“You fool.” I thought to myself, “How could you believe in this team?
“Were you really blinded by the fluke that was 116 regular season victories? Did you really think a team that lost Johnson, Griffey and A-Rod could win a playoff series? Did you really think that a town that has won just one major professional sports championship in the last 50 years would ever win another? Don’t you remember Dikembe Mutumbo weeping tears of joy under the basket? Don’t you recall Arthur Rhodes and Al Martin letting the Yankees get to another World Series? What did you expect?”
Flashback to Sunday, Oct. 14, 2001:
It was the bottom of the sixth inning, and the Cleveland Indians led the Seattle Mariners 1-0. The Seattle Sports Choke was rearing its ugly head. Like so many times before, it looked as though another promising team out of the Northwest would fall short. The national and local media were ready to move in for the kill, ready to flash headlines all over the nation: The 2001 Seattle Mariners, the story of the regular season, had come up losers.
Then something happened. Maybe it was Bartolo Colon’s arm getting sore. Maybe it was John Olerud finally getting on base. Maybe it was the baseball gods taking pity on a team that seemed doomed to suffer a most humiliating defeat. Whatever it was, it saved the Mariners’ season. The Mariner bats came alive in the top of the seventh inning, carrying them to a 6-2 win. The victory allowed the Mariners to return to the loving embrace of Safeco Field and, more importantly, put them in the crafty hands of Jamie Moyer. There, Moyer would pitch six gorgeous innings, earn his second win of the series, and the Mariners would gain redemption with a 3-1 victory.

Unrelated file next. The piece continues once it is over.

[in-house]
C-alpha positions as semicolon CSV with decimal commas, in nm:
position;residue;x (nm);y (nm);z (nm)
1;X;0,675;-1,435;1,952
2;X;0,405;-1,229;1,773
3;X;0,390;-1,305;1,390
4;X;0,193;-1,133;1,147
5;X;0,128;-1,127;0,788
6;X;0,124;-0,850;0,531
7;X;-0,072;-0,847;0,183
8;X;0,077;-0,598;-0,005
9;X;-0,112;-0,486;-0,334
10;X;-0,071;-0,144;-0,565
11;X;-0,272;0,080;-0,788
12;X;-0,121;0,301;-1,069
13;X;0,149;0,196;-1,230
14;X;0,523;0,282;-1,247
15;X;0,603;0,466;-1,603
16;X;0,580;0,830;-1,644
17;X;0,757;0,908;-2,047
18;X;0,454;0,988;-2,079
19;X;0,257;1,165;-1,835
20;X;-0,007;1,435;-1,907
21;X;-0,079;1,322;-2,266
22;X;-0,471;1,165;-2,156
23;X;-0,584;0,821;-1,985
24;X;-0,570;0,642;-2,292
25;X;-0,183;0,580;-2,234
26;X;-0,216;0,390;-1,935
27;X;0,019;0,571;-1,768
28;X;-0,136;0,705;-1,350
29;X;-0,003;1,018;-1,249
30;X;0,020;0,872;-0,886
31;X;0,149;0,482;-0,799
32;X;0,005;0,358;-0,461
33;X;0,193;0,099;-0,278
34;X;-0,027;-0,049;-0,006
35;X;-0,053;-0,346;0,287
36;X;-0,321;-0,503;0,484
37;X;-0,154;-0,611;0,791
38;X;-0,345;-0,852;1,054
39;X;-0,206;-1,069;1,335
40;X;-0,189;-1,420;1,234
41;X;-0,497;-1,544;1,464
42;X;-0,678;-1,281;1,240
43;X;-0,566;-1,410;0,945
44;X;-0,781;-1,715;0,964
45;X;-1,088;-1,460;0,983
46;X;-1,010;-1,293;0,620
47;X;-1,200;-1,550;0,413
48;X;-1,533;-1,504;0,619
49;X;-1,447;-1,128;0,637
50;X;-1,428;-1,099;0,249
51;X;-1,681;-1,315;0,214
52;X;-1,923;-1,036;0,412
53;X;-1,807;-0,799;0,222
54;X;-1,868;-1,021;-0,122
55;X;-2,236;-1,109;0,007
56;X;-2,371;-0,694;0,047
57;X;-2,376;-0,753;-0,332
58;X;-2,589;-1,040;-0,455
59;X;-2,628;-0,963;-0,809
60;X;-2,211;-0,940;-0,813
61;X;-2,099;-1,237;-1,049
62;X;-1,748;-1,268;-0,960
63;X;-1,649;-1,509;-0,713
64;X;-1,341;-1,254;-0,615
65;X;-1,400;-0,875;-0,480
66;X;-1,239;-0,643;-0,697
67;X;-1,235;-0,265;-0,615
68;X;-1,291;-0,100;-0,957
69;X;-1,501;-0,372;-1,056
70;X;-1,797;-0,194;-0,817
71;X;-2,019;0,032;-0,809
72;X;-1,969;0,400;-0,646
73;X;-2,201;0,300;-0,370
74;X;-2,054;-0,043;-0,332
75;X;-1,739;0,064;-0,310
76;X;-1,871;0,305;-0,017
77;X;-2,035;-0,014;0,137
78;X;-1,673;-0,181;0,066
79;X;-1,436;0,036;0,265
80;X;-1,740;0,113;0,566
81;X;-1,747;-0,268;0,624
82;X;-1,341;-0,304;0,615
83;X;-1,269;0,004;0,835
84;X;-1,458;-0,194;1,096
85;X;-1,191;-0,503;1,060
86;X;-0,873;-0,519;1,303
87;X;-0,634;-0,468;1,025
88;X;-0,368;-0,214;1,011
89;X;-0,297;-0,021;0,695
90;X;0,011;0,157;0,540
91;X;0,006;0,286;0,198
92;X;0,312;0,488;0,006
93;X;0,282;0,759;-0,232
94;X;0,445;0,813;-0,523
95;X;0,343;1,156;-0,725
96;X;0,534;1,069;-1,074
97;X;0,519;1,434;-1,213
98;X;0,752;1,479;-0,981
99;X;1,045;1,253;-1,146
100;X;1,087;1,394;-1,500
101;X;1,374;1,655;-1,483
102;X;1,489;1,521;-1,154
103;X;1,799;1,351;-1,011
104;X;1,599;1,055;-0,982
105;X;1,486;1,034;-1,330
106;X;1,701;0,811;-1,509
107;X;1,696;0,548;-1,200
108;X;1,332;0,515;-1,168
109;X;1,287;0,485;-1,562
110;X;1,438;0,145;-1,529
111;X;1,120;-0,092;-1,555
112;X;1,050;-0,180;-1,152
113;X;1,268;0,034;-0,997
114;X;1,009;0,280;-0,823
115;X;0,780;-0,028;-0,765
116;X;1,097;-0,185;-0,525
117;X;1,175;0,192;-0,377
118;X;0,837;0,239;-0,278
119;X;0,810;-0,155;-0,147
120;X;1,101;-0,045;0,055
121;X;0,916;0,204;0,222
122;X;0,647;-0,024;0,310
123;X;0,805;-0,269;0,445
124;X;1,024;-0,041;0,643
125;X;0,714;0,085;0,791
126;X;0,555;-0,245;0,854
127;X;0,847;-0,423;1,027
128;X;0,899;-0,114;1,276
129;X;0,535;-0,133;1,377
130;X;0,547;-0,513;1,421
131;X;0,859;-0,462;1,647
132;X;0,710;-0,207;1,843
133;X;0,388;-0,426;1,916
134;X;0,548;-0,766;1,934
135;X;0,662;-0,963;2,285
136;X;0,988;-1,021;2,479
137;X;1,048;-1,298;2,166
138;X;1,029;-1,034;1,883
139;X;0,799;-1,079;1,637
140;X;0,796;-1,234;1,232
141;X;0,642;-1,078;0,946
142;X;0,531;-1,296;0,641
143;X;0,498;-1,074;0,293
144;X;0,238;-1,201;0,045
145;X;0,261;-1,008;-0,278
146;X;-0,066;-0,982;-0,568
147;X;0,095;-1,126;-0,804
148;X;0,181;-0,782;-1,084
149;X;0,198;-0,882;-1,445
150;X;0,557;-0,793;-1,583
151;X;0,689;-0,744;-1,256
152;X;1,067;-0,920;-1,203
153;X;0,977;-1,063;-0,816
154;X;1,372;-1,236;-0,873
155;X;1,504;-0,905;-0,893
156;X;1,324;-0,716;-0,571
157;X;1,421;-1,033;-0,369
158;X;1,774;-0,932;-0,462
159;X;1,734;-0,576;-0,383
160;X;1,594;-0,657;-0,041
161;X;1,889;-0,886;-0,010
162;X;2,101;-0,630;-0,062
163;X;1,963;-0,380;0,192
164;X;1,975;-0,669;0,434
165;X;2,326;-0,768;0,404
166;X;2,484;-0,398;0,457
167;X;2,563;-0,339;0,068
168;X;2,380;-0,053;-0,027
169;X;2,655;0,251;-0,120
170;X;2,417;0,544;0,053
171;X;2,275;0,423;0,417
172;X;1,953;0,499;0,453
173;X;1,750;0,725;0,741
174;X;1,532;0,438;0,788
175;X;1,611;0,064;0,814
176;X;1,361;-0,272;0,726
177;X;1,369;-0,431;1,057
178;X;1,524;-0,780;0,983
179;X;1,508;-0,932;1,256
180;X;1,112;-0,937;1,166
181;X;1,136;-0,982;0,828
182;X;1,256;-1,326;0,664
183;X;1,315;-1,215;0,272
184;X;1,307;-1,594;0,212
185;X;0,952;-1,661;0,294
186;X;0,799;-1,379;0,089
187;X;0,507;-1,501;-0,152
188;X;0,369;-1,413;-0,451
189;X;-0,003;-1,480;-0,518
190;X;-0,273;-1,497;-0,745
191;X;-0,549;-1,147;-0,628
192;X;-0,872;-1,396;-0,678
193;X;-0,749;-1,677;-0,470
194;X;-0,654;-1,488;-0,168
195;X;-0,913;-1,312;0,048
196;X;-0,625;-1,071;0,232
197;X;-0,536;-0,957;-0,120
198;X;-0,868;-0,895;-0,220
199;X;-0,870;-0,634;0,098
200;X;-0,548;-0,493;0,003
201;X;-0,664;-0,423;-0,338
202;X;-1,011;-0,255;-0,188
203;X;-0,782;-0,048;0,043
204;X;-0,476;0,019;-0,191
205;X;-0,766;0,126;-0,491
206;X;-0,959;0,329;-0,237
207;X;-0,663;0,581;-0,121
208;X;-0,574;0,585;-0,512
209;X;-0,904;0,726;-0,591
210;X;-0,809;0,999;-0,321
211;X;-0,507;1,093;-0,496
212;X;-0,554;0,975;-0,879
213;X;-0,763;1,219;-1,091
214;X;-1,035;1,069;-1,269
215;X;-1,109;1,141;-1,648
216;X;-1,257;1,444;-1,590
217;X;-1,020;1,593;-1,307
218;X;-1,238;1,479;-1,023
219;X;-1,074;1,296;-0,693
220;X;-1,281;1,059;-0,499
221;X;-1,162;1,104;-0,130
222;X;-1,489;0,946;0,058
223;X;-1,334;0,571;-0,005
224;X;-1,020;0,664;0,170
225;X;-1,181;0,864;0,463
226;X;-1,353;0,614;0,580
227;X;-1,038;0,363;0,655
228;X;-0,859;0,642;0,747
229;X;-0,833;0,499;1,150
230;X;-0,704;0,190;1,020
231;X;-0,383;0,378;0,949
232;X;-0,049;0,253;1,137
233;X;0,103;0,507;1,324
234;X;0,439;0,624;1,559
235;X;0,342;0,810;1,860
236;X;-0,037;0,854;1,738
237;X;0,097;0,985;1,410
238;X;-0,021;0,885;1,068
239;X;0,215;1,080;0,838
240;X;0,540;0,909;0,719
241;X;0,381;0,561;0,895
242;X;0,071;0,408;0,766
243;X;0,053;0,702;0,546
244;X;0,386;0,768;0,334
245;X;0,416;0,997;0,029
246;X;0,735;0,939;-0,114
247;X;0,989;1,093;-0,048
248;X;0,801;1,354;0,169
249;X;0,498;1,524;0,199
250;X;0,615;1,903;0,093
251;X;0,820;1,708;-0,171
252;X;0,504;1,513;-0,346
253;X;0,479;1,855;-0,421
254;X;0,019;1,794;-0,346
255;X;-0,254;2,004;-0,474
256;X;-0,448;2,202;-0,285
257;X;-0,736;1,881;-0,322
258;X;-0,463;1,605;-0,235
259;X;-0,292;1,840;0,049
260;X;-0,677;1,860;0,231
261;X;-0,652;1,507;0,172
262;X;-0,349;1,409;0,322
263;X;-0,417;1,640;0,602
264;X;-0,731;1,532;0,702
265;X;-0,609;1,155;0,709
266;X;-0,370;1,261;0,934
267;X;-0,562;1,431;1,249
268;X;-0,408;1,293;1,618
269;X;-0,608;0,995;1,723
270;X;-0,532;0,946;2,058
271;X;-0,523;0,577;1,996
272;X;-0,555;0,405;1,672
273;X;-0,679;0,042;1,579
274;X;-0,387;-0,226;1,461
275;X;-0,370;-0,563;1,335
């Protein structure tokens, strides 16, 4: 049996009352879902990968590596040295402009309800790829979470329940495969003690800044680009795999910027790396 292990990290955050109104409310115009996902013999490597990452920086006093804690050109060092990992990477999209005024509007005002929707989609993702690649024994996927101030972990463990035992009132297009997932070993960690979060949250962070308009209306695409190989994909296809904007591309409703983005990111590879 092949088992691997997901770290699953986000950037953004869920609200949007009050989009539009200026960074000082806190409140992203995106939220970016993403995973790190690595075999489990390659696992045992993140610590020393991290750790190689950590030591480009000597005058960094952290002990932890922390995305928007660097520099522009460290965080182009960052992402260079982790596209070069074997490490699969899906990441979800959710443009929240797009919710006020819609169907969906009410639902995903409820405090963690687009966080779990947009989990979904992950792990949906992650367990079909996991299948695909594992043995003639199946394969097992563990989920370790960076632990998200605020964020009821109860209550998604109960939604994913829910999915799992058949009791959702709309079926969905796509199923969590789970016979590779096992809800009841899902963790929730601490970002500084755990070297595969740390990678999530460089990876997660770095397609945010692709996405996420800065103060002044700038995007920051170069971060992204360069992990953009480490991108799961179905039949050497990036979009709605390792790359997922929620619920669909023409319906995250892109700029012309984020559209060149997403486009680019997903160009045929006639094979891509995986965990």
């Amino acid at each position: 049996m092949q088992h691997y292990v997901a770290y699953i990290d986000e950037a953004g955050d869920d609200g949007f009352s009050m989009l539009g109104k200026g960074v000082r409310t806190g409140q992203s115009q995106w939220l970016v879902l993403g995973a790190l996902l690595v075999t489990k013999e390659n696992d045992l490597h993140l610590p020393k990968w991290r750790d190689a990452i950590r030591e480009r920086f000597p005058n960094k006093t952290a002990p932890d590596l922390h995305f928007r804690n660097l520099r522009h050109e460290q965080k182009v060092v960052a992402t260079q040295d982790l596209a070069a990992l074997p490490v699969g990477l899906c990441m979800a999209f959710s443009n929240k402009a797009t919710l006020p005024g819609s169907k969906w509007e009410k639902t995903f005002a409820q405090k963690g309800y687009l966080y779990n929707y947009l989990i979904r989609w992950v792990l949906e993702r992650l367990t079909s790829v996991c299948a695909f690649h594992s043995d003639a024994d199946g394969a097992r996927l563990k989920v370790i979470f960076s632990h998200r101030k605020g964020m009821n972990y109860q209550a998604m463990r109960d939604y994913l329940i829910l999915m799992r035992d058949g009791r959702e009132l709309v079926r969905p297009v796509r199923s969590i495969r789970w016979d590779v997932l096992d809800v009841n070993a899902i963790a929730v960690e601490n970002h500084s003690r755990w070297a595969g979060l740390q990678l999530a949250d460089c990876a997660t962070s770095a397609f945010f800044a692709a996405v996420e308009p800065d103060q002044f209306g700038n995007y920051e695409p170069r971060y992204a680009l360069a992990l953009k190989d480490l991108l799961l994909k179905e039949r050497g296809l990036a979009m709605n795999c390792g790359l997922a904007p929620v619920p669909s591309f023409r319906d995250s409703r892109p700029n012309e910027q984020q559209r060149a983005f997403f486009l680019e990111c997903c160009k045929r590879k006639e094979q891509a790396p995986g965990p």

You may be asking yourself, “Isn’t anything short of a World Series victory a disappointment for a team that won 116 games? How does simply getting to the ALCS vindicate this team?”
First of all, 116 victories do not need vindication. The playoffs may mean more than the regular season, but that does not mean what the Mariners did was not impressive, even if they don’t win the World Series.
Second, a loss to the Athletics or Yankees would not have crushed the Mariners the same way a loss to the Indians would have. The Yankees are the world champs, and everyone knows the power of the pinstripes in the postseason. The Athletics are the only team the Mariners had trouble with all season long. A loss to either would be a disappointment, but would not qualify as a “choke.”
A loss to Cleveland would have been a choke. It would have been the ultimate insult. An upset of David vs. Goliath proportions. Fortunately, this time Seattle did not fall to David, Juan Gonzalez or Dikembe Mutumbo. Thanks to the artistry of Jamie Moyer and the incomparable hitting ability of Ichiro, Mariner fans everywhere can breathe a little bit easier.
Not that it’s over. To cap off the perfect season, the Mariners have to win a title. But the Seattle Sports Choke was avoided, and only memories of DeShaun Foster’s game on Saturday can hurt Seattle now.